Note: This is an archived Handbook entry from 2009. Search for this in the current handbook
|Dates & Locations:|| |
This subject has the following teaching availabilities in 2009:Semester 1, - Taught on campus.
Timetable can be viewed here. For information about these dates, click here.
|Time Commitment:||Contact Hours: 48 hours in a total time commitment of 120 hours |
Total Time Commitment: Not available
|Recommended Background Knowledge:||None|
|Non Allowed Subjects:||None|
|Core Participation Requirements:||
For the purposes of considering request for Reasonable Adjustments under the Disability Standards for Education (Cwth 2005), and Student Support and Engagement Policy, academic requirements for this subject are articulated in the Subject Overview, Learning Outcomes, Assessment and Generic Skills sections of this entry.
It is University policy to take all reasonable steps to minimise the impact of disability upon academic study, and reasonable adjustments will be made to enhance a student's participation in the University's programs. Students who feel their disability may impact on meeting the requirements of this subject are encouraged to discuss this matter with a Faculty Student Adviser and Student Equity and Disability Support: http://services.unimelb.edu.au/disability
CoordinatorDr Graham Ian Brodie
This subject should introduce students to: information management; a definition of GIS; an overview of the range of GIS applications available for processing and analysing land survey data associated with soil, plants and animals; the use of GIS for decision making; integration of GIS with other technologies; geographic referencing methods; geographic data structures and models; relationships between geographic features; database definition and modelling; introduction to the Information Communication Technologies associated with data collection, manipulation, modelling, analysis, transmission and display; GIS and the Internet; and future trends in GIS.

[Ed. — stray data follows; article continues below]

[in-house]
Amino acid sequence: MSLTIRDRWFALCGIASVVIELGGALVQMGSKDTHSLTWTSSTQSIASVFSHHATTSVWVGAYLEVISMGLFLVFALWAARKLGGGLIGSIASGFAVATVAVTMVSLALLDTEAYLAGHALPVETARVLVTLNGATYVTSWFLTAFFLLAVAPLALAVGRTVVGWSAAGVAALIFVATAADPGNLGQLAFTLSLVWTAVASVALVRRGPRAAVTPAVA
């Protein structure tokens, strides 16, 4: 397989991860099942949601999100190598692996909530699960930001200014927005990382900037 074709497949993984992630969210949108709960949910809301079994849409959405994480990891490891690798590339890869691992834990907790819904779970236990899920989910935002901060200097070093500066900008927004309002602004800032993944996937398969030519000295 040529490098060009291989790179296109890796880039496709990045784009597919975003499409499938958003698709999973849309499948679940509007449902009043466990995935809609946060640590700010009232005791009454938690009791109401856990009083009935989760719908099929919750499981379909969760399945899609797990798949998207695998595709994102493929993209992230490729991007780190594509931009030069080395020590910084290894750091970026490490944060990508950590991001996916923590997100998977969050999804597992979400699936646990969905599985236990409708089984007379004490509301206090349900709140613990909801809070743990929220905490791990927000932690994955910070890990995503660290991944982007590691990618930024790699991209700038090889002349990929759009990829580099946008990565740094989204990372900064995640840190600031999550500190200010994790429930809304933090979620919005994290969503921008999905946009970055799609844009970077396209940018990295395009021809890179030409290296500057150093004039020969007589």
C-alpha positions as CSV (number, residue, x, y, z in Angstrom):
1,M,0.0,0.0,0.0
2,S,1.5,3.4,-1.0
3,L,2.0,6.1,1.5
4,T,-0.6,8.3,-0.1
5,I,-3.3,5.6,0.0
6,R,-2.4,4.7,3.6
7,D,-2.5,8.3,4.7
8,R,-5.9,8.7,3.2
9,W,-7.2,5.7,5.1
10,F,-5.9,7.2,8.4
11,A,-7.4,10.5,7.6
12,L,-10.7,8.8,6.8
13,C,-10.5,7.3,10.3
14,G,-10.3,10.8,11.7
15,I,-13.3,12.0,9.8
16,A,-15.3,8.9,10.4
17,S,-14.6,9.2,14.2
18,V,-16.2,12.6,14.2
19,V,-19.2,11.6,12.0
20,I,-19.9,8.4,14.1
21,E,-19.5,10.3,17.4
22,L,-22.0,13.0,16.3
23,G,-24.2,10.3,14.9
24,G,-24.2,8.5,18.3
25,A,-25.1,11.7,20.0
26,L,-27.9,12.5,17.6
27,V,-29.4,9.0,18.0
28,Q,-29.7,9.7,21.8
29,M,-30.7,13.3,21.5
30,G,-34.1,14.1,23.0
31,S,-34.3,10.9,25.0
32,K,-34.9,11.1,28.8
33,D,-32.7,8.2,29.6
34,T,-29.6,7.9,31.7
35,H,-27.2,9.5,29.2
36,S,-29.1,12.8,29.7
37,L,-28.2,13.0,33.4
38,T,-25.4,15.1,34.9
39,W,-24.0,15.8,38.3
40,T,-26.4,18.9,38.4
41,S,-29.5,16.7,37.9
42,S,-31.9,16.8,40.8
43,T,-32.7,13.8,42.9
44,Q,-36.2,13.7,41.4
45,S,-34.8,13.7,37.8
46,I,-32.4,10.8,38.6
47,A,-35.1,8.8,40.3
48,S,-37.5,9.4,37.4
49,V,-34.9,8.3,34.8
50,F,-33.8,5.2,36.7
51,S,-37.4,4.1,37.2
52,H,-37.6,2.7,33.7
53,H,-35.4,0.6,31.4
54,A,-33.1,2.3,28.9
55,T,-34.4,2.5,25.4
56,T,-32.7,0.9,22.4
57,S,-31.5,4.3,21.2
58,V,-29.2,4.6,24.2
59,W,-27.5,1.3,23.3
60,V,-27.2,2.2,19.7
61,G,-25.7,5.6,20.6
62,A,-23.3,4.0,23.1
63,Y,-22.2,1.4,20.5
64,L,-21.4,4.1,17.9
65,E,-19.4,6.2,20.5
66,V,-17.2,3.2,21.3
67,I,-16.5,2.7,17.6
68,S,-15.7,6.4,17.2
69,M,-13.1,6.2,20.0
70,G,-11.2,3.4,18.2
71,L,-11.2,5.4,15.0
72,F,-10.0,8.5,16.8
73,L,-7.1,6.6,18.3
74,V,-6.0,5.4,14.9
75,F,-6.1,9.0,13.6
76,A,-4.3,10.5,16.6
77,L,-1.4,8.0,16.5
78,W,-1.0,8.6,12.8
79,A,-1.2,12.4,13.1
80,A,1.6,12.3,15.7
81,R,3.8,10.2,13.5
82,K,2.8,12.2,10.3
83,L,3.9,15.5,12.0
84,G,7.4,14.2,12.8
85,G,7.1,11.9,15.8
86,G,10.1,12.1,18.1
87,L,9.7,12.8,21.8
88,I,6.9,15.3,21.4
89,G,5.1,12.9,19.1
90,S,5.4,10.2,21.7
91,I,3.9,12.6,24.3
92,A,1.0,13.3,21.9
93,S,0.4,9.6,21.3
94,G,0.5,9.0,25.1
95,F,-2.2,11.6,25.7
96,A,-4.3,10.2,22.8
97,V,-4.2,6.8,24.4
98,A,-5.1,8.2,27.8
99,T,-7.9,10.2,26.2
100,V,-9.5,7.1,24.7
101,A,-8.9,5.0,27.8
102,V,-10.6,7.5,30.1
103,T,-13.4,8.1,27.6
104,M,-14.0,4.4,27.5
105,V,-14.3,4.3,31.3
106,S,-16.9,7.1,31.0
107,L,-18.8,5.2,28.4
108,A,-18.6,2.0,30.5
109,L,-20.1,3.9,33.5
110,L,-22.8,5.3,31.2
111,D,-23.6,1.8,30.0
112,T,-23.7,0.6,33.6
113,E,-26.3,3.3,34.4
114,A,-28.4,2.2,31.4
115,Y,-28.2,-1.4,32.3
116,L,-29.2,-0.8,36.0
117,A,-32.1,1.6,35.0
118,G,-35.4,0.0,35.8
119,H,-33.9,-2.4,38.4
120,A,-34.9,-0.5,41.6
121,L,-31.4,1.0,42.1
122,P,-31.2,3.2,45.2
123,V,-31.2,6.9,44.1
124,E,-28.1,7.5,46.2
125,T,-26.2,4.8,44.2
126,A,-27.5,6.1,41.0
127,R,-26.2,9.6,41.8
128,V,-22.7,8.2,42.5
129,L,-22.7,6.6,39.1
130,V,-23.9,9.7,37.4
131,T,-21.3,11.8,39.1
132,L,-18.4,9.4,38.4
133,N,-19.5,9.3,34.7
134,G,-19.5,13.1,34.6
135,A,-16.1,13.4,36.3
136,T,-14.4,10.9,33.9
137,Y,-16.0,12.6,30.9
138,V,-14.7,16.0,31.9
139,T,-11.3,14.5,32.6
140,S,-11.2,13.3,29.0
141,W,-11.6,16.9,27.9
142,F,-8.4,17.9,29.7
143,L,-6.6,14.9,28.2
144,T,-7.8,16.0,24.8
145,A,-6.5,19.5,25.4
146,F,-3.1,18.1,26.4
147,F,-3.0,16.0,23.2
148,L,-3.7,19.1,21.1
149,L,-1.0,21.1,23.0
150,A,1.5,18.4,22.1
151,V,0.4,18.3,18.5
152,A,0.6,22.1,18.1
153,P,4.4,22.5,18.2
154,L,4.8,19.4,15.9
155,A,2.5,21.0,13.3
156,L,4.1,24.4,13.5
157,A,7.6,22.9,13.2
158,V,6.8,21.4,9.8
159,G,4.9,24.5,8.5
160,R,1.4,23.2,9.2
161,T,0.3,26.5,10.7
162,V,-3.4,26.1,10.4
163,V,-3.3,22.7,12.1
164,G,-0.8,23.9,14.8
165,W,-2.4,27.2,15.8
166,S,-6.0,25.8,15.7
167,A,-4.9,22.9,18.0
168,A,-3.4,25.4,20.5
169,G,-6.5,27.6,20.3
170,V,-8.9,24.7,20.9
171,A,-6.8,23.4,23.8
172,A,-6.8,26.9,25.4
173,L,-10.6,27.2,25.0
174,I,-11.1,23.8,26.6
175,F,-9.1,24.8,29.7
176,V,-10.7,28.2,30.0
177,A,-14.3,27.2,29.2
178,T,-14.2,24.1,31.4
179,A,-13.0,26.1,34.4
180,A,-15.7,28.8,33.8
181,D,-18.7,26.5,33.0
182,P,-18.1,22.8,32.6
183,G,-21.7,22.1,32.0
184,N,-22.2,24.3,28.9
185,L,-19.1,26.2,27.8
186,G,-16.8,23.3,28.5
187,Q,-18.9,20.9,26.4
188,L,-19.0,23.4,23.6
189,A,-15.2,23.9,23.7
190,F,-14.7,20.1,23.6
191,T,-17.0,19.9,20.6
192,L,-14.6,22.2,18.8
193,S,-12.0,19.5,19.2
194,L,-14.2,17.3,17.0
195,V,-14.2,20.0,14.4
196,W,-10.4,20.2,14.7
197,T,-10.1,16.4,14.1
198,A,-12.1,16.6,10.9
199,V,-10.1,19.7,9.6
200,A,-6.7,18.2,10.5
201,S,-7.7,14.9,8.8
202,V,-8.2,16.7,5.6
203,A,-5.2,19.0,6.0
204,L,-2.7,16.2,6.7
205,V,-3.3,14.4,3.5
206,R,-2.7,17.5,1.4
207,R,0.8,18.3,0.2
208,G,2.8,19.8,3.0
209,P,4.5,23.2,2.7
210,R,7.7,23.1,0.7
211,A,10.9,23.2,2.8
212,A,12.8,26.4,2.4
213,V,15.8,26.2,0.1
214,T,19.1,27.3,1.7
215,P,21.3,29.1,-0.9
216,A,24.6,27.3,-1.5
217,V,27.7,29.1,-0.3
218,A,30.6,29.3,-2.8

Upon completion of this subject students should understand how information is obtained and used to support decision making in rural environments.
Students will need access to computers capable of running ArcExplorer. Generally this will be a PC capable of running the latest version of the Windows Operating system. Students should consult with the subject coordinator to clarify these needs for the latest versions of these software packages before undertaking the subject.
One 3-hour end of semester written examination (50%), plus a Case Study Report (2000 words; 30%) – by week 6 and practical exercise reports (1500 words total; 20%) – by week 12.
|Breadth Options:|| |
This subject is not available as a breadth subject.
|Fees Information:||Subject EFTSL, Level, Discipline & Census Date|
Master of Forest Ecosystem Science |
Download PDF version.